# Difference between revisions of "Contrapositive"

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A [[conditional]] statement is usually expressed as | A [[conditional]] statement is usually expressed as | ||

− | If '''P''', then '''Q''' | + | If '''P''', then '''Q'''. |

The contrapositive statement is usually expressed as | The contrapositive statement is usually expressed as | ||

− | If not '''Q''', then not '''P''' | + | If not '''Q''', then not '''P'''. |

where '''P''' denotes a condition and '''Q''' denotes another condition. | where '''P''' denotes a condition and '''Q''' denotes another condition. | ||

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Given the conditional statement "If a polygon has 3 sides, then it is a triangle", the contrapositive is "If a polygon is not a triangle, then it does not have 3 sides". | Given the conditional statement "If a polygon has 3 sides, then it is a triangle", the contrapositive is "If a polygon is not a triangle, then it does not have 3 sides". | ||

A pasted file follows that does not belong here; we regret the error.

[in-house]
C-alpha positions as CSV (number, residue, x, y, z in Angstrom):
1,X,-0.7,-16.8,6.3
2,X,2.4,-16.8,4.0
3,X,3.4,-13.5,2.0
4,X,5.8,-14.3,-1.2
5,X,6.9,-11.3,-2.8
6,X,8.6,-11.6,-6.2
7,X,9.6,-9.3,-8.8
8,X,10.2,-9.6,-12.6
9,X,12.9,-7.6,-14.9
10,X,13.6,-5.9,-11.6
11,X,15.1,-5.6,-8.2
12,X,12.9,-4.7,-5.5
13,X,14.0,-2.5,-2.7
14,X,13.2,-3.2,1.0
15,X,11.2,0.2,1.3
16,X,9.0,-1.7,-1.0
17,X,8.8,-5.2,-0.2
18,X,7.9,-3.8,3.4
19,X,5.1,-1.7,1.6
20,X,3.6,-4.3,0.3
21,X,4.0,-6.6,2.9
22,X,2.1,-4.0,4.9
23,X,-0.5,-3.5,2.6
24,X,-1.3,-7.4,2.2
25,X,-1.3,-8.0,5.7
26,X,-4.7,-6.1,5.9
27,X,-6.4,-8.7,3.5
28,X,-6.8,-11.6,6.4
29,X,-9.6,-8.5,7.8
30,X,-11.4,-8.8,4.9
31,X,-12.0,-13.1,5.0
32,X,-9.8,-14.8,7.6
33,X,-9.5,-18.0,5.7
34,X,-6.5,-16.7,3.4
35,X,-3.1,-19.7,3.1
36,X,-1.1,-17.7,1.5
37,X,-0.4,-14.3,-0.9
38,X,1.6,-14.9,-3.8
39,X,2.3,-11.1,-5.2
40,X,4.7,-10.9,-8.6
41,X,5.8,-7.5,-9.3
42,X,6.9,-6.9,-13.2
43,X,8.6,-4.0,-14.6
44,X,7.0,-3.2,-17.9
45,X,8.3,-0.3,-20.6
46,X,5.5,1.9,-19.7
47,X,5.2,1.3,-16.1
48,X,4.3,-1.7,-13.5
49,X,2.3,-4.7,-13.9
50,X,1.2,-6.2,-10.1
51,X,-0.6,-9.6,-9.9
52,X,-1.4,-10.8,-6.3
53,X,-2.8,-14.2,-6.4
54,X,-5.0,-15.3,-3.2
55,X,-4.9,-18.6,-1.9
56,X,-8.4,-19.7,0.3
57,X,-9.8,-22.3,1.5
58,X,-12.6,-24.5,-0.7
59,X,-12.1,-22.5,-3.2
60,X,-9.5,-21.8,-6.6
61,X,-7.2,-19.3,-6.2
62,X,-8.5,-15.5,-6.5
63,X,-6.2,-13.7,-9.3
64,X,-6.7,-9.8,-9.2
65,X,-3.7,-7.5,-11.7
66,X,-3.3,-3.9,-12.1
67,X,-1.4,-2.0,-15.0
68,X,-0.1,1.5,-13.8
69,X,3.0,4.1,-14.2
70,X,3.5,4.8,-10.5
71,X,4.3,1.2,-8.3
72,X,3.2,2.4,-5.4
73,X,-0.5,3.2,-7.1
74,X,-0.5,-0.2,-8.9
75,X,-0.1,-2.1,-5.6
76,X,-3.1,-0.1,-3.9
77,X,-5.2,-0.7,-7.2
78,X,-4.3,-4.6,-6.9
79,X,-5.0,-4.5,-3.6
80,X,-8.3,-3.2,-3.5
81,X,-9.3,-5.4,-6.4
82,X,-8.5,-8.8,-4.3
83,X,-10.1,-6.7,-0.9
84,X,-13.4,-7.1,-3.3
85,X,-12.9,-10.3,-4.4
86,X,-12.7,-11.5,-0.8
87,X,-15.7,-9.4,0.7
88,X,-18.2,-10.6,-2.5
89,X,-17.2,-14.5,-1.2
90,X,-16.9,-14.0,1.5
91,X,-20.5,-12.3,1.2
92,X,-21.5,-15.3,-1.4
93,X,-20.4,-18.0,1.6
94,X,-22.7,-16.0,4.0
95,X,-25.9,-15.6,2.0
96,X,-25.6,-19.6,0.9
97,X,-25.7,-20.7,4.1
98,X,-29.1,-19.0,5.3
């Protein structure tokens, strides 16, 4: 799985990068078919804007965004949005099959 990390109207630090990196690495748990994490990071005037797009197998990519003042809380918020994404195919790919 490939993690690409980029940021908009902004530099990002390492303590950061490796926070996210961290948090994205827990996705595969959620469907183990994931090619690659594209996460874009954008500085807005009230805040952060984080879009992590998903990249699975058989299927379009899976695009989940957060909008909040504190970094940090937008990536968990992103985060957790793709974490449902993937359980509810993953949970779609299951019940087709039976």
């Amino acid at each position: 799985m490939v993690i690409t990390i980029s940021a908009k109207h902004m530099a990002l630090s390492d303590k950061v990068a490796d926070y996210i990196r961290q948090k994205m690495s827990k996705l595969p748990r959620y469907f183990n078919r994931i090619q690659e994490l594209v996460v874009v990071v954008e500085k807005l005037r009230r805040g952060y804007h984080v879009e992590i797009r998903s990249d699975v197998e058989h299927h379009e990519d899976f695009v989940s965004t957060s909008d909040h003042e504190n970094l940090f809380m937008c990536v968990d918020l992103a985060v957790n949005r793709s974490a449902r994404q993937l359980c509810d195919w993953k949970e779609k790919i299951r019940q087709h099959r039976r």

+ | |||

+ | == See also == | ||

+ | * [[Logic]] |

## Latest revision as of 13:08, 19 December 2016

A **contrapositive** of a statement is always true, assuming that the conditional statement is true. However, if the conditional statement is false, then the contrapositive is also false.

A conditional statement is usually expressed as

If **P**, then **Q**.

The contrapositive statement is usually expressed as

If not **Q**, then not **P**.

where **P** denotes a condition and **Q** denotes another condition.

## Examples

Given the conditional statement "If a polygon has 3 sides, then it is a triangle", the contrapositive is "If a polygon is not a triangle, then it does not have 3 sides".